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MemoWare Help - Palm OS Help  

MemoWare's Palm Help area currently has three sections:

  • Main Palm OS Help - This page

  • File Formats - A guide to the various types of document files you may find here at MemoWare and the applications needed to use or view them on your Palm OS device.

  • Using Files - Instructions for using document files on your Palm OS device.

If you still can't find your answer, take a look at the other Help pages here at MemoWare. If all else fails, contact us a note describing your problem or question as completely as possible.

Common Questions & Handy Tips for Palm OS Devices

Q: I just HotSynced a document I downloaded from MemoWare and now I can't find it on my Palm. What's going on?

A: Most files available at MemoWare require you to install additional software on your PalmOS device in order to view them. For example, DOC format files require that a DOC reader application be installed before you can read DOC documents on your PDA. A list of the various file formats that documents come in here at MemoWare, as well as the applications needed to view them, can be found at MemoWare's Help: File Formats page.

So, determine the type of files you download from MemoWare (it tells you this in the 'Formats' column, and you have to click on the format name (e.g. Doc) in order to download a file). Then, visit the website of one of the reader applications for that type of format (listed at the File Formats page), download one of the reader programs, and install it on your Palm. Then, if you have already installed one or more documents onto your PDA, you should be able to read them. If not, go ahead and install the documents after loading the appropriate reader program. If these instructions don't seem to help, email me with additional details about what you're doing.

What's a .pdb file? What's a .prc file? Are they different?

A: PalmOS uses data files that are given the extension .pdb regardless of their format. For example, a DOC file of MacBeth might be called macbeth.pdb, and a an ImageViewer map of Chicago might be called chicagomap.pdb. (.pdb stands for Palm DataBase). The other extension, .prc, is usually reserved for PalmOS applications (i.e. programs), and it stands for Palm Resource Code. However, some DOC data files are named .prc as well. For example, the MacBeth document may also be called macbeth.prc. No file formats other the DOC format use .prc files for data files (I know this is confusing, but I had nothing to do with it). So, if you download a .prc file from MemoWare, it's most certainly a DOC file. If you download a .pdb file, however, make sure you notice what format it's in before you Hotsync (see the previous question for more info on this).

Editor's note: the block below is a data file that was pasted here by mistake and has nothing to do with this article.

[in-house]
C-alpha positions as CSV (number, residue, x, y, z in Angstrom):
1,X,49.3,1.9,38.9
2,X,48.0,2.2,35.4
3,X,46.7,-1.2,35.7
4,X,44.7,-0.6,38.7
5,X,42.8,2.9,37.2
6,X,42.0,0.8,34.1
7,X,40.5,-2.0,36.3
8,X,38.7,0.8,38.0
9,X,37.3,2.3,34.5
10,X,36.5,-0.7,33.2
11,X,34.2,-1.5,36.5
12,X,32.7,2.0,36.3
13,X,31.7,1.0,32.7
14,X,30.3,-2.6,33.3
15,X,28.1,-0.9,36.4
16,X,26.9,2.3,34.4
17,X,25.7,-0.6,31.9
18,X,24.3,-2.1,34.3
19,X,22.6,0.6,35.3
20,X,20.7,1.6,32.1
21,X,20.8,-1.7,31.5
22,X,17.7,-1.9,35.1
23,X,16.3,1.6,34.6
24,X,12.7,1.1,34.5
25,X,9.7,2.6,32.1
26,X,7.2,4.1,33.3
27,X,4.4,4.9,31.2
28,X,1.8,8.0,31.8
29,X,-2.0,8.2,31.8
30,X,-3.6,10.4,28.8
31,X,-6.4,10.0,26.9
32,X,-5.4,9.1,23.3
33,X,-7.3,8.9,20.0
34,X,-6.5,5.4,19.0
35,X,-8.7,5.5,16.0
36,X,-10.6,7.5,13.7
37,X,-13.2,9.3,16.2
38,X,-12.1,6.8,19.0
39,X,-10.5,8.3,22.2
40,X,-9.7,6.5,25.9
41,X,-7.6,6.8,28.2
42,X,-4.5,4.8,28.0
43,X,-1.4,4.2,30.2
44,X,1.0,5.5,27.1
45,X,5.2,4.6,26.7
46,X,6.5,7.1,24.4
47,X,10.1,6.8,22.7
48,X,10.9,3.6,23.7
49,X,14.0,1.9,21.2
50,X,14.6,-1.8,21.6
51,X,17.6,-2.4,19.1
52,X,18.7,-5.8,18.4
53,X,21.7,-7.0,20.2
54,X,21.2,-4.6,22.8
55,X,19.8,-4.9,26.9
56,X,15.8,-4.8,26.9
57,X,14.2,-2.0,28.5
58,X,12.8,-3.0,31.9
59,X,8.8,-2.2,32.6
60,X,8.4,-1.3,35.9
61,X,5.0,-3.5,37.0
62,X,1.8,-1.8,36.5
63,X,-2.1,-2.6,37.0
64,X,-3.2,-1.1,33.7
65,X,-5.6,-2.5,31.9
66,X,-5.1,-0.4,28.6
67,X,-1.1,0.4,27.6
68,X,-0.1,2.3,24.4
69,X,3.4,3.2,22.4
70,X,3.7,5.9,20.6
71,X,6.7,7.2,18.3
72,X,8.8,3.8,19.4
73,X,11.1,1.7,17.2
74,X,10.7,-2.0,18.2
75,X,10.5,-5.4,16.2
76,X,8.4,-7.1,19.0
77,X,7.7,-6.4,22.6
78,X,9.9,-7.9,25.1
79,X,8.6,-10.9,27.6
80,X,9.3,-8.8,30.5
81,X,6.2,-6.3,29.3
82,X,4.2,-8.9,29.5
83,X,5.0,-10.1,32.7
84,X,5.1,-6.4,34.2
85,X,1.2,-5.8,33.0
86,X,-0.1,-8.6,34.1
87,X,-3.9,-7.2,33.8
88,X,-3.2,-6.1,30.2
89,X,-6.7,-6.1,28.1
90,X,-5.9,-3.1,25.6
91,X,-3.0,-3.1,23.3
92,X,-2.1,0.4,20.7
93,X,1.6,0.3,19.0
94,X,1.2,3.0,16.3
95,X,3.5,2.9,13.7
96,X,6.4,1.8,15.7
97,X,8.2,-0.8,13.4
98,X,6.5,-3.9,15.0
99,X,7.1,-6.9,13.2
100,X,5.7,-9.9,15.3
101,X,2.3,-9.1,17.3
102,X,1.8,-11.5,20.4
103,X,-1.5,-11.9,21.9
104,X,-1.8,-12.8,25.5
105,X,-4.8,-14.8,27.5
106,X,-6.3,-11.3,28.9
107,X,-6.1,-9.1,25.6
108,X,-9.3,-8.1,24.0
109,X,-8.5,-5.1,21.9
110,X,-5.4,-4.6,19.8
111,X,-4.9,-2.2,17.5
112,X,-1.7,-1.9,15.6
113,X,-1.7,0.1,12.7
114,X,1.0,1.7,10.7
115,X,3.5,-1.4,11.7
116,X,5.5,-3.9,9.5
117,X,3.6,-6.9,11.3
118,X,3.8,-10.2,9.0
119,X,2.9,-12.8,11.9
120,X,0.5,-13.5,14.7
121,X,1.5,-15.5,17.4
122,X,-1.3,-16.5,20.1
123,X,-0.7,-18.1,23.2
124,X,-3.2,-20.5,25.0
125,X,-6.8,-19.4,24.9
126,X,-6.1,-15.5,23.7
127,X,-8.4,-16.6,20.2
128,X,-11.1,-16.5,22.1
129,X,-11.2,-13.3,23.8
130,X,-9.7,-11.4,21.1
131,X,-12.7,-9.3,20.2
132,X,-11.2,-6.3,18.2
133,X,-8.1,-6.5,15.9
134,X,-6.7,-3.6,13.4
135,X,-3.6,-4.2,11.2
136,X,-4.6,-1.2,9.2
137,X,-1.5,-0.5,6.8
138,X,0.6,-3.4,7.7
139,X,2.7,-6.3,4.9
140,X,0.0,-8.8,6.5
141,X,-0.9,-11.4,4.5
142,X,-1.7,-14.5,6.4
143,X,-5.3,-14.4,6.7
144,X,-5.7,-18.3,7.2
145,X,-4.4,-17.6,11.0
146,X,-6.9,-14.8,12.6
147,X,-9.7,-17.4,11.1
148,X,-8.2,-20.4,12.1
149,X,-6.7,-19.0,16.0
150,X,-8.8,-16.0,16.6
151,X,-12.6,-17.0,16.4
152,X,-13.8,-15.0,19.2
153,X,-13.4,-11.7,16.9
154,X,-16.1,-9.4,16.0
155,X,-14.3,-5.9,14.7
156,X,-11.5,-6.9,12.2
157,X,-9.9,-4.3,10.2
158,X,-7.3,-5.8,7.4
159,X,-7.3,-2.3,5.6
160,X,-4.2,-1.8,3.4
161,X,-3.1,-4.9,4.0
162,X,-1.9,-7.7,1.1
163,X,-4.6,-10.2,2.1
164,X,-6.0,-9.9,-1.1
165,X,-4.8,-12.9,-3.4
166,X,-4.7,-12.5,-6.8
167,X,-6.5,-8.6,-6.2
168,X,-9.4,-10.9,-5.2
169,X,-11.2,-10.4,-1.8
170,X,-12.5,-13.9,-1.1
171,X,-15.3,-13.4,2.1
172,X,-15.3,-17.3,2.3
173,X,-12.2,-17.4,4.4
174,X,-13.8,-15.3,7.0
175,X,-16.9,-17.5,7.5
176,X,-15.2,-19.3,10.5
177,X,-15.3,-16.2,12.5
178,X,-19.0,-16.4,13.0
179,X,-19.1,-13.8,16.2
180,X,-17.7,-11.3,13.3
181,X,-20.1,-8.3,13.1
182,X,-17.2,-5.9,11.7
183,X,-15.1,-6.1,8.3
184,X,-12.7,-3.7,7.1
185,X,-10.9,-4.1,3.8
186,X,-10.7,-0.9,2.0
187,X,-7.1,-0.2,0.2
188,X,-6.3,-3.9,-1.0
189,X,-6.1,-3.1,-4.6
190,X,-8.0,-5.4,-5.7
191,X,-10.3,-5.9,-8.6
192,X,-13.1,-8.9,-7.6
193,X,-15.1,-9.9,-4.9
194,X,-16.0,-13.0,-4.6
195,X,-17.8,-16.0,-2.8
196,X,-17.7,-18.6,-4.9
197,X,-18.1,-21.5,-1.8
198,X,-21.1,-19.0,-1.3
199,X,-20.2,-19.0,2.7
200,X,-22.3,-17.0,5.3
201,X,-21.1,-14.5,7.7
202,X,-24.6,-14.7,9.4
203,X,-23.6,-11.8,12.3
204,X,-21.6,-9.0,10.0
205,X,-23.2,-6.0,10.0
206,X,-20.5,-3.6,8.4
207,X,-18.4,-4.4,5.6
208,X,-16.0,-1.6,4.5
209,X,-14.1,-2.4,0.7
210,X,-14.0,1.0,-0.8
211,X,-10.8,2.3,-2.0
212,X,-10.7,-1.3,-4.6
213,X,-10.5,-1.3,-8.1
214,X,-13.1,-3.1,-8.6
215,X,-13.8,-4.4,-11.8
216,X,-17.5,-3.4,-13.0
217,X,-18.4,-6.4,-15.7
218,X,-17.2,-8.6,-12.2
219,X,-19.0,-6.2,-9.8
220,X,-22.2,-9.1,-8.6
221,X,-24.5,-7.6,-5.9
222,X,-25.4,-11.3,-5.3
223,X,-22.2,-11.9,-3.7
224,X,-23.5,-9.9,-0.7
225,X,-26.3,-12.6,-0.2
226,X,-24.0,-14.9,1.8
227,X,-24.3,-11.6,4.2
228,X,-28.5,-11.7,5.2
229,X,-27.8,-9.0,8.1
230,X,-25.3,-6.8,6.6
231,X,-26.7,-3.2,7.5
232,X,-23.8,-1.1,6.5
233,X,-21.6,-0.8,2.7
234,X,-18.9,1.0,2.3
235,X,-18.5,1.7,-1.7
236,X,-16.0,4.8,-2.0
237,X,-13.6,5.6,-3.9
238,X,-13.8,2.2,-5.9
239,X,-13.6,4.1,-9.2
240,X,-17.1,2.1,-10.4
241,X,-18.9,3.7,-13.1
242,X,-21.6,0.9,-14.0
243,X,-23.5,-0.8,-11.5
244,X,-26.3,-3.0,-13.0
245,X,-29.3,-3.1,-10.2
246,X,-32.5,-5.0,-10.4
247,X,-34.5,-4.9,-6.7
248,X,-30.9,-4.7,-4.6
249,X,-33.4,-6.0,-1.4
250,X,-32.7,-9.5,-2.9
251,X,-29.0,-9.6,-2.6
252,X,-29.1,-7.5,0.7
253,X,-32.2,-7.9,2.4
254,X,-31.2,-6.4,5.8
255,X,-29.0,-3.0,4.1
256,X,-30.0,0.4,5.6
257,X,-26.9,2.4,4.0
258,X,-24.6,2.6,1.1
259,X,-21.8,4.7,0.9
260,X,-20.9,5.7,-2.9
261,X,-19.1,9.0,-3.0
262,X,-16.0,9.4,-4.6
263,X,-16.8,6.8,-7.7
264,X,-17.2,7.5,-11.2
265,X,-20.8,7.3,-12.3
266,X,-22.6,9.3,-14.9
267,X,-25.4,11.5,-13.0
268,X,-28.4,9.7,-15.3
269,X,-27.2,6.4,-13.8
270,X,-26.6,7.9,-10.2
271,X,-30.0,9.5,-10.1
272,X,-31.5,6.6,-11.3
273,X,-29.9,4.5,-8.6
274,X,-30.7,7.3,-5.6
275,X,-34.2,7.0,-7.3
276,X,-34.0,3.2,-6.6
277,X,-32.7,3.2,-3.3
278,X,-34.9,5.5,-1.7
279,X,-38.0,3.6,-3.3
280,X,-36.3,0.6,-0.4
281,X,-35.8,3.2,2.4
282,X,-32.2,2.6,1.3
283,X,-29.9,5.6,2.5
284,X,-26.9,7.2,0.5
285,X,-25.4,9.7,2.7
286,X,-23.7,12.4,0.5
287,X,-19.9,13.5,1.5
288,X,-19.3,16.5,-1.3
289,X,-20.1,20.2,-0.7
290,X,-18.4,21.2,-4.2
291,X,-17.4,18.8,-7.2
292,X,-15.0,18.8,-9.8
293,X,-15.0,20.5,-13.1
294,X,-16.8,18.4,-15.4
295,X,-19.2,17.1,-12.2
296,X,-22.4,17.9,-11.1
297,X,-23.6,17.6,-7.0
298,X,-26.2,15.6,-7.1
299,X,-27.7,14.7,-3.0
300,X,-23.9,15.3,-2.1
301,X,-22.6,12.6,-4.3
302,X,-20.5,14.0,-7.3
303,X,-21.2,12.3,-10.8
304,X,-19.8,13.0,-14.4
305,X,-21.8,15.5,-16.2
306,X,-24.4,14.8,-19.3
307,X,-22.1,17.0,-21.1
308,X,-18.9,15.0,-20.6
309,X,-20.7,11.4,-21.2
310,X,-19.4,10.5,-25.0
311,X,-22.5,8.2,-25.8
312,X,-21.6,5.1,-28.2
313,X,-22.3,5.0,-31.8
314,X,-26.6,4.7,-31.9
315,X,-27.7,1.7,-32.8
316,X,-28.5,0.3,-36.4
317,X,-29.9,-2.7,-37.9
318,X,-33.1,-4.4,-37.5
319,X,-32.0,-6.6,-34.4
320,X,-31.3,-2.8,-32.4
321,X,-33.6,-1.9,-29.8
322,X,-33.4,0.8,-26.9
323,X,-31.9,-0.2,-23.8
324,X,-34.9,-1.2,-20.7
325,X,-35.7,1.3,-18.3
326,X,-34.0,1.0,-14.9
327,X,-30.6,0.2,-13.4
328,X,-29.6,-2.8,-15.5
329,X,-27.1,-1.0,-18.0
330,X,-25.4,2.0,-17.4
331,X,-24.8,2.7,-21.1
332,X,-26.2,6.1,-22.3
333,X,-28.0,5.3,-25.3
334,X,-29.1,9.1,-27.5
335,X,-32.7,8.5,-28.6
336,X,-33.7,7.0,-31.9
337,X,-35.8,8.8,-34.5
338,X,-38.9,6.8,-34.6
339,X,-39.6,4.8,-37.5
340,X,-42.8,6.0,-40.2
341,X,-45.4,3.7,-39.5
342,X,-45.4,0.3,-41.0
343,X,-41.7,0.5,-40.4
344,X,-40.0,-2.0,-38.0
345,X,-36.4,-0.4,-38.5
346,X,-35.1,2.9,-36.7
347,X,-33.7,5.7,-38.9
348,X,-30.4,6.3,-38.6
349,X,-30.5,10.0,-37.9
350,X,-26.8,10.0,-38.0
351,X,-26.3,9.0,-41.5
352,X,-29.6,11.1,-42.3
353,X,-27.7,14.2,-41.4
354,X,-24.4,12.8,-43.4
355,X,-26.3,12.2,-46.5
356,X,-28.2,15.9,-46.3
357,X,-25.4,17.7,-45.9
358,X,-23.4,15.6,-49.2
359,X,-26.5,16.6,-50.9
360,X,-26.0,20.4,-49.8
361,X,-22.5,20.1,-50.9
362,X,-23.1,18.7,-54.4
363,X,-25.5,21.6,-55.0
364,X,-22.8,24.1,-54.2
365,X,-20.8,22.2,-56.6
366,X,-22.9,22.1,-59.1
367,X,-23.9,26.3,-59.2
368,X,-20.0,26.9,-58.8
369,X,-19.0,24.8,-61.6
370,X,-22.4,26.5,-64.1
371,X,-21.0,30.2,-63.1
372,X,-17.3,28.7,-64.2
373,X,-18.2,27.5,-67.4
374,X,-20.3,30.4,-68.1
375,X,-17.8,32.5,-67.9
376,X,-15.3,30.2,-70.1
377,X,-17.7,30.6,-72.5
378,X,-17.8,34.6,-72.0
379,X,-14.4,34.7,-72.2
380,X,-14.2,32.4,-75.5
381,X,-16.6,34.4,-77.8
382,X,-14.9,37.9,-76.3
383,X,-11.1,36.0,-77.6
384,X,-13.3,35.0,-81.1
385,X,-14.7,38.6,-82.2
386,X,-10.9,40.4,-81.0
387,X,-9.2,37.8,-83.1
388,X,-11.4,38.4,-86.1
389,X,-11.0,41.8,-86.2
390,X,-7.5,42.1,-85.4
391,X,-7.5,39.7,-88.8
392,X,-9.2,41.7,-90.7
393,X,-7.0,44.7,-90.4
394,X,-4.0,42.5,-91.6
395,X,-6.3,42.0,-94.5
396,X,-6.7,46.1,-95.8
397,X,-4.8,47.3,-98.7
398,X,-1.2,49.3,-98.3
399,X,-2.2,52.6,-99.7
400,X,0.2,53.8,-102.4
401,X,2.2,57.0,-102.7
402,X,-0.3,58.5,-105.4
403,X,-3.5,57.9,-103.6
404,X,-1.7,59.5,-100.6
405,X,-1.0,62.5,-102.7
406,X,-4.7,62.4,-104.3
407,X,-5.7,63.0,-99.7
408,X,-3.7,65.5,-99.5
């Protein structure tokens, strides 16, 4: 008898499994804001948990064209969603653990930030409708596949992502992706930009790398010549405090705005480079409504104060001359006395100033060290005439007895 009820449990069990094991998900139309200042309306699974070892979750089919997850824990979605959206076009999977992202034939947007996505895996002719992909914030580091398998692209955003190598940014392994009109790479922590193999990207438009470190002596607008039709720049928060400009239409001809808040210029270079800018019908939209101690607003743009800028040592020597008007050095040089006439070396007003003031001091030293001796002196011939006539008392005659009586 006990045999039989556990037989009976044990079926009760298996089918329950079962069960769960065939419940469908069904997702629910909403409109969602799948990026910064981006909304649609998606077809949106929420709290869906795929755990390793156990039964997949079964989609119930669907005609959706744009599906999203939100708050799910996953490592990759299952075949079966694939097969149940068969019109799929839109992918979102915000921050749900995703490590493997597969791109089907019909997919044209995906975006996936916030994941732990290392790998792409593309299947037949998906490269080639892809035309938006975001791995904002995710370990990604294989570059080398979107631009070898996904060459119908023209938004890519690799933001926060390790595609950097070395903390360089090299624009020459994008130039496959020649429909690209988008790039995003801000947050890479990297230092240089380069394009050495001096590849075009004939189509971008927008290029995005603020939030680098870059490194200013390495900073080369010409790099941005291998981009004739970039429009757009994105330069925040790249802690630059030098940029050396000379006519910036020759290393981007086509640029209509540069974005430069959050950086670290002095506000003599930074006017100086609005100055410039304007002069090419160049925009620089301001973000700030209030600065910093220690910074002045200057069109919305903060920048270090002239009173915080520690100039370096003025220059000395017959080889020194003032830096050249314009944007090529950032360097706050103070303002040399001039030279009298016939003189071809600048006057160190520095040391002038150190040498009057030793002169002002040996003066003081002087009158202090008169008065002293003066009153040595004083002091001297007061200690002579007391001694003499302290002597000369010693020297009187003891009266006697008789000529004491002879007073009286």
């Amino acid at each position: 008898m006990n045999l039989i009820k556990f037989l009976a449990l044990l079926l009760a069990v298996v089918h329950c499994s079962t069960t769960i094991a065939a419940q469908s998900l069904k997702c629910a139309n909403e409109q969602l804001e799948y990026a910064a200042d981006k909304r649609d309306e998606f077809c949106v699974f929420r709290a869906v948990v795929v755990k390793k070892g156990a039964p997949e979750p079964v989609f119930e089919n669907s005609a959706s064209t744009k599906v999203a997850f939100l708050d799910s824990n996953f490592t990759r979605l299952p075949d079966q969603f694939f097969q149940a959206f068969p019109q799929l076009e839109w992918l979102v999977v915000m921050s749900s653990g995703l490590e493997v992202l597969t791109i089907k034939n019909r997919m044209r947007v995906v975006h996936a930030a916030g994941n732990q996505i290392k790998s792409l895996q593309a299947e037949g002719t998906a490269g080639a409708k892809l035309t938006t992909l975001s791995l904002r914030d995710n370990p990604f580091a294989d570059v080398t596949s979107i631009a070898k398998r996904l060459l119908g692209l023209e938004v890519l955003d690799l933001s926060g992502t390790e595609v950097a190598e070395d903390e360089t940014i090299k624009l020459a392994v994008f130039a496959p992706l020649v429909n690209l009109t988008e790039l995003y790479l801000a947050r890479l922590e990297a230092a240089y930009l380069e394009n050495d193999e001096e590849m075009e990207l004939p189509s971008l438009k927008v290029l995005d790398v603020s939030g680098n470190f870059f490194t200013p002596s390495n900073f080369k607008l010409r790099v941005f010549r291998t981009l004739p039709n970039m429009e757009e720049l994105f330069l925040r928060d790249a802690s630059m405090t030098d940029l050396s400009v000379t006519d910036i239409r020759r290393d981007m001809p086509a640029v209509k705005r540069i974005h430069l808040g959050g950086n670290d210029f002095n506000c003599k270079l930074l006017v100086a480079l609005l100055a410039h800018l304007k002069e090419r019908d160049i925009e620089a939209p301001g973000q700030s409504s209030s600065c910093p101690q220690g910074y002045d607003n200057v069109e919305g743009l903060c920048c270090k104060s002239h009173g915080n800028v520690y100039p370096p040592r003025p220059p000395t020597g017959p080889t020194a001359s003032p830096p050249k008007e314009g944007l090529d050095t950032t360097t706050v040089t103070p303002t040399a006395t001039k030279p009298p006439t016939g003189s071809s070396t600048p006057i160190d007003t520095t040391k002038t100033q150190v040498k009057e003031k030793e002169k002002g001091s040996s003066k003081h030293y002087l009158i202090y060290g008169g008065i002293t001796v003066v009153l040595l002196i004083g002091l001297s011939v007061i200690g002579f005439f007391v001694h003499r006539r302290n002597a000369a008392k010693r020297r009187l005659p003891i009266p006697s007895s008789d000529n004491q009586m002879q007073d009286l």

Tip: Determining what format a .pdb file is in

You can open .pdb or .prc files with a text editor like Wordpad and you will see, near the beginning of the file, the Type and Creator codes of the file. For example, if the .pdb or .prc file contains the text "ToGoToGo" near the start of the file, it's an iSilo file. You can also use Windows Find File to search for Palm files of a specific creator or type. For example, if you want to find all the iSilo documents on your PC, go to Start->Find->Files or Folders and search for files containing the text string 'ToGoToGo'. (This great tip was provided by Javier Bonet and Mark Worthington). I've compiled a short list of Type/Creator codes for common PalmOS document formats, as follows:

  • BVokBDIC = BDicty
  • TEXtREAd = DOC
  • DB99DBOS = DB (Database program)
  • vIMGView = FireViewer/ImageViewer
  • PmDBPmDB = HanDBase
  • InfoINDB = InfoView
  • ToGoToGo = iSilo
  • JbDbJBas = JFile
  • JfDbJFil = JFile Pro (no longer used)
  • Mdb1Mdb1 = MobileDB
  • PNRdPPrs = Peanut Reader
  • DataSprd = QuickSheet
  • TEXtTlDc = TealDoc
  • InfoTlIf = TealInfo
  • DataTlMl = TealMeal
  • DataTlPt = TealPaint
  • dataTDBP = ThinkDB
  • TdatTide = Tides
  • ToRaTRPW = TomeRaider

If you are a Linux user, Hasan Umit Ezerce has crafted up a simple shell script that will tell you what PalmOS file format a .pdb file is. You can download doctype (doctype-1.2.tar.gz) here, and command-line execution is in the format doctype [path/filename.pdb].


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